| ORIGINAL ARTICLE
|Year : 2021 | Volume
| Issue : 5 | Page : 1277--1281
Hypnic Headache: A Rare Primary Headache Syndrome in an Indian Population with a Mini Review of Literature
K Rammohan1, MM Shyma2, Soumitra Das3, C Velayudhan Shaji1
1 Department of Neurology, TD MCH, Alappuzha, Kerala, India
2 Department of Neurology, PVS Memorial Hospital, Kochi, Kerala, India
3 Department of Psychiatry, NIMHANS, Bengaluru, Karnataka, India
Context: Hypnic headache (HH) is a rare primary headache syndrome first described by Raskin in 1988.
Aim: To describe the occurrence of HH in Indian patients and compare its clinicoepidemiological features to those published in the literature and attempt to trace some of the evolving concepts regarding its etiology and clinical features since it was first described.
Materials and Methods: Patients attending the neurology outpatient department of a tertiary referral teaching hospital from 01-05-2011 to 30-04-2016 who were identified to have HH as per ICHD 3 beta criteria were included in the study. A meticulous history of the headache and comorbidities, clinical examination, Epworth Sleepiness Scale, blood counts, blood biochemistry, magnetic resonance imaging (MRI) scans of the brain and polysomnography (in selected patients) were done and the results were compared to selected international literature.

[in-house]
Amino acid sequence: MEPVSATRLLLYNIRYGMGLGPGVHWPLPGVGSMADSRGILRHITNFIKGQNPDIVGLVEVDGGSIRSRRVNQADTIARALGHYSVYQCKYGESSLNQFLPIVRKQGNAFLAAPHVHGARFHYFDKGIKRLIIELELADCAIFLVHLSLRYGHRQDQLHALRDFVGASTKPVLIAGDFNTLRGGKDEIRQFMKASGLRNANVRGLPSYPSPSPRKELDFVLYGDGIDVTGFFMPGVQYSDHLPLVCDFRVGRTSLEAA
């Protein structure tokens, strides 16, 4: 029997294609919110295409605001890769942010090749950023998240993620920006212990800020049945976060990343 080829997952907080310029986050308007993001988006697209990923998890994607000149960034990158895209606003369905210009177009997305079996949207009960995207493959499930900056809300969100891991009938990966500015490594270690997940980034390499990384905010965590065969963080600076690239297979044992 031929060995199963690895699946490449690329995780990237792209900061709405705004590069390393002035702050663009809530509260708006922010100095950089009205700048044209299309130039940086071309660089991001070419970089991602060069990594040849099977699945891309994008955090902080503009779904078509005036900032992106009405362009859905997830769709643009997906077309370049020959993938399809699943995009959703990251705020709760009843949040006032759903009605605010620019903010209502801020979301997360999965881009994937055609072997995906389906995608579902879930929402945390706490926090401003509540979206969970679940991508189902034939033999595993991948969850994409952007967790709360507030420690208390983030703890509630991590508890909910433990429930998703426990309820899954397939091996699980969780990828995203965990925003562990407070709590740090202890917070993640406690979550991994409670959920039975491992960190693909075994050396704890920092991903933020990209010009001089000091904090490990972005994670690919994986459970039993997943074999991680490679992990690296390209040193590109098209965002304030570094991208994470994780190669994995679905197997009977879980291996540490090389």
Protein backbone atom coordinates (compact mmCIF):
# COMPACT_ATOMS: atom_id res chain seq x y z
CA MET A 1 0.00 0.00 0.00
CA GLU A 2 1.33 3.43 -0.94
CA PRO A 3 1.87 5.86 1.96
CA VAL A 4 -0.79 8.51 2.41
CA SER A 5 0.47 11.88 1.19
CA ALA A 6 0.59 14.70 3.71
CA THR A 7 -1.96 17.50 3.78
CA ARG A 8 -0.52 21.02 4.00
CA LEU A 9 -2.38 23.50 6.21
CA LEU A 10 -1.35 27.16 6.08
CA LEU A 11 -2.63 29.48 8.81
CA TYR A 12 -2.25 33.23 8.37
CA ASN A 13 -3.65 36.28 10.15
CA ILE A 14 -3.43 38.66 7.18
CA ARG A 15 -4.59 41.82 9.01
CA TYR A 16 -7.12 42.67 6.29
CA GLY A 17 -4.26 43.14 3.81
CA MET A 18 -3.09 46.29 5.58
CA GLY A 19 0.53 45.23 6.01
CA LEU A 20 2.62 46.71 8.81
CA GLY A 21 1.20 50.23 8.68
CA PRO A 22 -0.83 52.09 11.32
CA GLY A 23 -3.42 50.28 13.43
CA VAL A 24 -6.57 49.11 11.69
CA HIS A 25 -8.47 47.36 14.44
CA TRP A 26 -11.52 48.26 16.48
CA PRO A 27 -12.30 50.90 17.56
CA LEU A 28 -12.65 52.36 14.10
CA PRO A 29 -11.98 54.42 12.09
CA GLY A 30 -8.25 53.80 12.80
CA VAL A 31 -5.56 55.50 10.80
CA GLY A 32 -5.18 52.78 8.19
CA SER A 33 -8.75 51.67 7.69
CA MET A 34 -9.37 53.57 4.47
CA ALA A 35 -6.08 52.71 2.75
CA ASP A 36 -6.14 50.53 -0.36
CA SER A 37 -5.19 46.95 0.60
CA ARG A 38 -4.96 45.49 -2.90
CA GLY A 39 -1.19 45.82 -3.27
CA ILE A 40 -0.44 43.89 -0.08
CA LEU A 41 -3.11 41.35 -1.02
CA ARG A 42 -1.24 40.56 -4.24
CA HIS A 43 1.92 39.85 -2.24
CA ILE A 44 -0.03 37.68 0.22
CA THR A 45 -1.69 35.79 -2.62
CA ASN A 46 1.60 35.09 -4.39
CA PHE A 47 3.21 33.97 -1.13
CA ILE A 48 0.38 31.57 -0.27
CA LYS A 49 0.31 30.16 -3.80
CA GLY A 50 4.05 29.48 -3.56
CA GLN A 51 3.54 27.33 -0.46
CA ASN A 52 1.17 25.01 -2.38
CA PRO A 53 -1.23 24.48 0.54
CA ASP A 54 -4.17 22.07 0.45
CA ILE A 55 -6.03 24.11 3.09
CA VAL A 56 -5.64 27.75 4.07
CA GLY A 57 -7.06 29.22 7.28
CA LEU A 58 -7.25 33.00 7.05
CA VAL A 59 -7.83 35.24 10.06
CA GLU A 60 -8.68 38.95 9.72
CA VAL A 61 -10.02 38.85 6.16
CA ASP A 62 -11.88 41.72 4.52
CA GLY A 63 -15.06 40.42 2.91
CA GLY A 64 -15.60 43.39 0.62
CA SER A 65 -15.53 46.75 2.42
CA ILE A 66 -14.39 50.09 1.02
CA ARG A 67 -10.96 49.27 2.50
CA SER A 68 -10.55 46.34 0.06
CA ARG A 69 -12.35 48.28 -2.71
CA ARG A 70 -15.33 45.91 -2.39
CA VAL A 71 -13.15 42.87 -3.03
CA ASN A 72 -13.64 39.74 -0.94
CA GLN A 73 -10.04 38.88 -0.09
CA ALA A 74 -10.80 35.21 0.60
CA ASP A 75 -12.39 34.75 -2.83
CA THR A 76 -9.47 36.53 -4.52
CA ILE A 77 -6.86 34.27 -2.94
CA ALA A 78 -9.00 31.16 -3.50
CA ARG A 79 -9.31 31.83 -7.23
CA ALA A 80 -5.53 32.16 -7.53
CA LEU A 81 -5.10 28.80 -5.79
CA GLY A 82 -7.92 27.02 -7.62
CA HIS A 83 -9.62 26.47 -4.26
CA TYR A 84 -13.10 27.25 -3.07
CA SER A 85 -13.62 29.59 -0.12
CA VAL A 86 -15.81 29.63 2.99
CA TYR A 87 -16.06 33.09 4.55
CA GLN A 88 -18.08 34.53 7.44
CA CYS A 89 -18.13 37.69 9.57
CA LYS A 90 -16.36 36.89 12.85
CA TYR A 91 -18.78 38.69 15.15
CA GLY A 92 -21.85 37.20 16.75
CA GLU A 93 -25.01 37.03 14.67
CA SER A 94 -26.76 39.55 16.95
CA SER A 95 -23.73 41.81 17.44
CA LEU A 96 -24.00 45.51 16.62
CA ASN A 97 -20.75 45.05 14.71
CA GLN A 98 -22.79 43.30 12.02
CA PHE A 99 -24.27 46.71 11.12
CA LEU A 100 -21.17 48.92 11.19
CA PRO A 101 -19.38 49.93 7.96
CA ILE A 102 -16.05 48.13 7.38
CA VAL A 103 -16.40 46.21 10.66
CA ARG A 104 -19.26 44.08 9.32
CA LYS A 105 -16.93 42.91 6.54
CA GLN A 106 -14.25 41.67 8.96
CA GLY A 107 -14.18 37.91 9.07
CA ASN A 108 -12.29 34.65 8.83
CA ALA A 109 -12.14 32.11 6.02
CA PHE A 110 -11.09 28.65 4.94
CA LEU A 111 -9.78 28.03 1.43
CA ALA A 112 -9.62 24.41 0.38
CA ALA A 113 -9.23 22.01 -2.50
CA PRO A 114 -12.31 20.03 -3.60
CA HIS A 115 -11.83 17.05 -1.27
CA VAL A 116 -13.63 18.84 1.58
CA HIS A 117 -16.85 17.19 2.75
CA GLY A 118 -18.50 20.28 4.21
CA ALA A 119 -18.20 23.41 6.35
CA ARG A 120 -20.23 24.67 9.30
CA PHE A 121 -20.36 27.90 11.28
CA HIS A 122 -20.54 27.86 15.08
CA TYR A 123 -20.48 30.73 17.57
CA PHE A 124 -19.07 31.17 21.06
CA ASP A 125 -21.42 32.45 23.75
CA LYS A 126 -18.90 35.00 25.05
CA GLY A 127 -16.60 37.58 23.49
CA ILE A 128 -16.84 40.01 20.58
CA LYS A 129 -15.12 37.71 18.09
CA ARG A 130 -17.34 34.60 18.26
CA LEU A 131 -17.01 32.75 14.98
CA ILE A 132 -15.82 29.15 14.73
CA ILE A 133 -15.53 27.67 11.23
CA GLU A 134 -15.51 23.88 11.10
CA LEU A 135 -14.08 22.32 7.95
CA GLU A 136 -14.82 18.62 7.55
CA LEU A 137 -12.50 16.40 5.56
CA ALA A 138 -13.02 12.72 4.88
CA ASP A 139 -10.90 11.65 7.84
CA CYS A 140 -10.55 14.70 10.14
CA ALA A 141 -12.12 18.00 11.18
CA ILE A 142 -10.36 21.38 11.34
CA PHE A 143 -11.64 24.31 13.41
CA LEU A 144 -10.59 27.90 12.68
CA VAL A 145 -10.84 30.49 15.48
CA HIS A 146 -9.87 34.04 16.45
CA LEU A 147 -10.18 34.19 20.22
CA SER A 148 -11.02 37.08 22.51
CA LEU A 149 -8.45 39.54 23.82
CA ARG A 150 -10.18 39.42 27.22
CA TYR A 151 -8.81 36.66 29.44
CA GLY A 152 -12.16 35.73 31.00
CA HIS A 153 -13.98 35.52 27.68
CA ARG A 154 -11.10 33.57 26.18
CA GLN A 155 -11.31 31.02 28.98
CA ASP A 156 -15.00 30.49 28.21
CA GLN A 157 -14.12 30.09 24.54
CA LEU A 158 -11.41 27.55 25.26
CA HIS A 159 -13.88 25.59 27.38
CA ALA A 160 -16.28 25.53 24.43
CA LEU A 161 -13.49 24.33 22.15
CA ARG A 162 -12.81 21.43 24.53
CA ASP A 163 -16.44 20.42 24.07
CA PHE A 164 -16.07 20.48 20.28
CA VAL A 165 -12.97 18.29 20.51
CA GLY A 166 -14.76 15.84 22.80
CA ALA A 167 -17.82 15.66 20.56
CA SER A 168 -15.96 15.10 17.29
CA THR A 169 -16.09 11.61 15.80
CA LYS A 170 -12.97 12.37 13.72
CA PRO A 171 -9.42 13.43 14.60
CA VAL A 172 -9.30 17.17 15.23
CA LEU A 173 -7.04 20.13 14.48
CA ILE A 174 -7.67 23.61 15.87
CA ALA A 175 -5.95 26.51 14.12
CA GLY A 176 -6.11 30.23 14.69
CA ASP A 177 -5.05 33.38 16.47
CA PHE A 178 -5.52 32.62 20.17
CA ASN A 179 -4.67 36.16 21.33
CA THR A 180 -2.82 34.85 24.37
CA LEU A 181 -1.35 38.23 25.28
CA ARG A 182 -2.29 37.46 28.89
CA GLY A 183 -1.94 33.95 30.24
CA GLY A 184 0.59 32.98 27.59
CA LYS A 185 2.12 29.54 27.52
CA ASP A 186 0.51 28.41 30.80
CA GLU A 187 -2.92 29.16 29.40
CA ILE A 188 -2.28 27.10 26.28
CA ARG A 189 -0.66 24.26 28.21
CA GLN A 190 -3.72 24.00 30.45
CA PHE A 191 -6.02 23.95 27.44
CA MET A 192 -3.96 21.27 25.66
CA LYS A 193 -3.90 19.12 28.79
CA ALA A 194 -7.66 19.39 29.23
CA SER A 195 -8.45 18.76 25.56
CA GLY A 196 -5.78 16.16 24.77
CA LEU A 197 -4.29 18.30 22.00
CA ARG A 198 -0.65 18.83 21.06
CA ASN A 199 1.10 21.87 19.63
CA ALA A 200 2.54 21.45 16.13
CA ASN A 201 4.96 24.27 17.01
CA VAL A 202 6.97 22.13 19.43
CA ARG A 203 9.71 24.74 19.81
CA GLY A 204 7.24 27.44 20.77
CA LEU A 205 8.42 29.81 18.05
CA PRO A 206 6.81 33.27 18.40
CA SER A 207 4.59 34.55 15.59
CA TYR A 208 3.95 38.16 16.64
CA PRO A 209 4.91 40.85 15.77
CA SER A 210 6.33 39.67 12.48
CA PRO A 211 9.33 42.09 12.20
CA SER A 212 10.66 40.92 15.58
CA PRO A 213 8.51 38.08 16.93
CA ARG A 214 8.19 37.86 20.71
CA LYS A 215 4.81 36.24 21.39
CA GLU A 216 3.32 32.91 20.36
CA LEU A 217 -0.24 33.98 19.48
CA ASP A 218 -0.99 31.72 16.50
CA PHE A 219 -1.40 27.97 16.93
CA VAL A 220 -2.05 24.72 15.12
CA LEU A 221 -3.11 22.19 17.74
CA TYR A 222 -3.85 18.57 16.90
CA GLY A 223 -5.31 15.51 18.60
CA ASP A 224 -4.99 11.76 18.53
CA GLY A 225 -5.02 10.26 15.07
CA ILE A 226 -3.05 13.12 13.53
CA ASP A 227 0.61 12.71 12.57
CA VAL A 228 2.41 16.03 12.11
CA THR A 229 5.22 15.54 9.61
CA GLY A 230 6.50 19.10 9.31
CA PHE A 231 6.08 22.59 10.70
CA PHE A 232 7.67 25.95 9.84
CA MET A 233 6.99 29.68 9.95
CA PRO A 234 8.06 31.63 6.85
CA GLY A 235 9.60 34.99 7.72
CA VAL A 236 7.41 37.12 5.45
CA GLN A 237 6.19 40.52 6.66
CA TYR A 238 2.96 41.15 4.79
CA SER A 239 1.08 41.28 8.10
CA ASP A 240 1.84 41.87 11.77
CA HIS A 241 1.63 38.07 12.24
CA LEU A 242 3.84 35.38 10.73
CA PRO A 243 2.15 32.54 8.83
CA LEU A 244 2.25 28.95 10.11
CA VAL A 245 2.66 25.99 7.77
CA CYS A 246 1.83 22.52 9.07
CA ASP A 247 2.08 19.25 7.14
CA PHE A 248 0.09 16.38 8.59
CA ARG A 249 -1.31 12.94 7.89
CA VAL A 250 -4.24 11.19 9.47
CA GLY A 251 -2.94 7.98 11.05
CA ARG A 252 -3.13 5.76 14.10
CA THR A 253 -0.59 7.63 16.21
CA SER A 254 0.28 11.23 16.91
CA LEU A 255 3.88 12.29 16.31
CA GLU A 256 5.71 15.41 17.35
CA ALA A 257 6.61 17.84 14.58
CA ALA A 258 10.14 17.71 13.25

Results: A total of 11 patients with HH were identified during the study period, of which 8 (72.72%) were males and 3 (27.27%) were females. The age of the patients varied from a minimum of 53 years to a maximum of 78 years (Mean: 63.36, SD: 8.09). The frequency of attacks per month ranged from 5 to 46(Mean: 20.36, SD: 11.67). The duration of each headache episode ranged from a minimum of 30 minutes to a maximum of 4 hours (Mean: 1.93, SD: 1.23). The occurrence of the headaches was maximum during the time periods of 0.00–2.00am and 2.00–4.00am (38% and 36%, respectively). The pain was dull in a majority of patients, 7 (63.63%). Trigeminal autonomic features such as lacrimation, ptosis, or rhinorrhea were not recorded from our cohort. Motor activity was noted in 7 (63.63%) cases. Two (18.18%) patients had associated migraine headaches whereas 3 (27.27%) had associated tension-type headaches. None of the patients in our series had chronic obstructive pulmonary disease. Four (36.36%) patients had systemic hypertension and 1 patient (9.09%) had diabetes mellitus. Two (18.18%) patients had symptoms of obstructive sleep apnea syndrome. Three (27.27%) patients had symptoms of excessive daytime sleepiness according to the Epworth Sleepiness Scale. Blood examinations and MRI were normal in all patients, except for the findings of a few lacunar infarcts and nonspecific T2 weighted hyperintensities in 3 patients (27.27%).
Conclusion: Our study proves the existence of the newly described primary headache syndrome called HH in the Indian population. On comparing our results with the international literature, the similarities are much greater than the differences. MRI voxel-based morphometry to demonstrate the loss of gray matter in the posterior hypothalamus may prove to be a reliable test to diagnose primary HH in the future.
Department of Neurology, TD MCH, Alappuzha - 688 005, Kerala
Source of Support: None, Conflict of Interest: None
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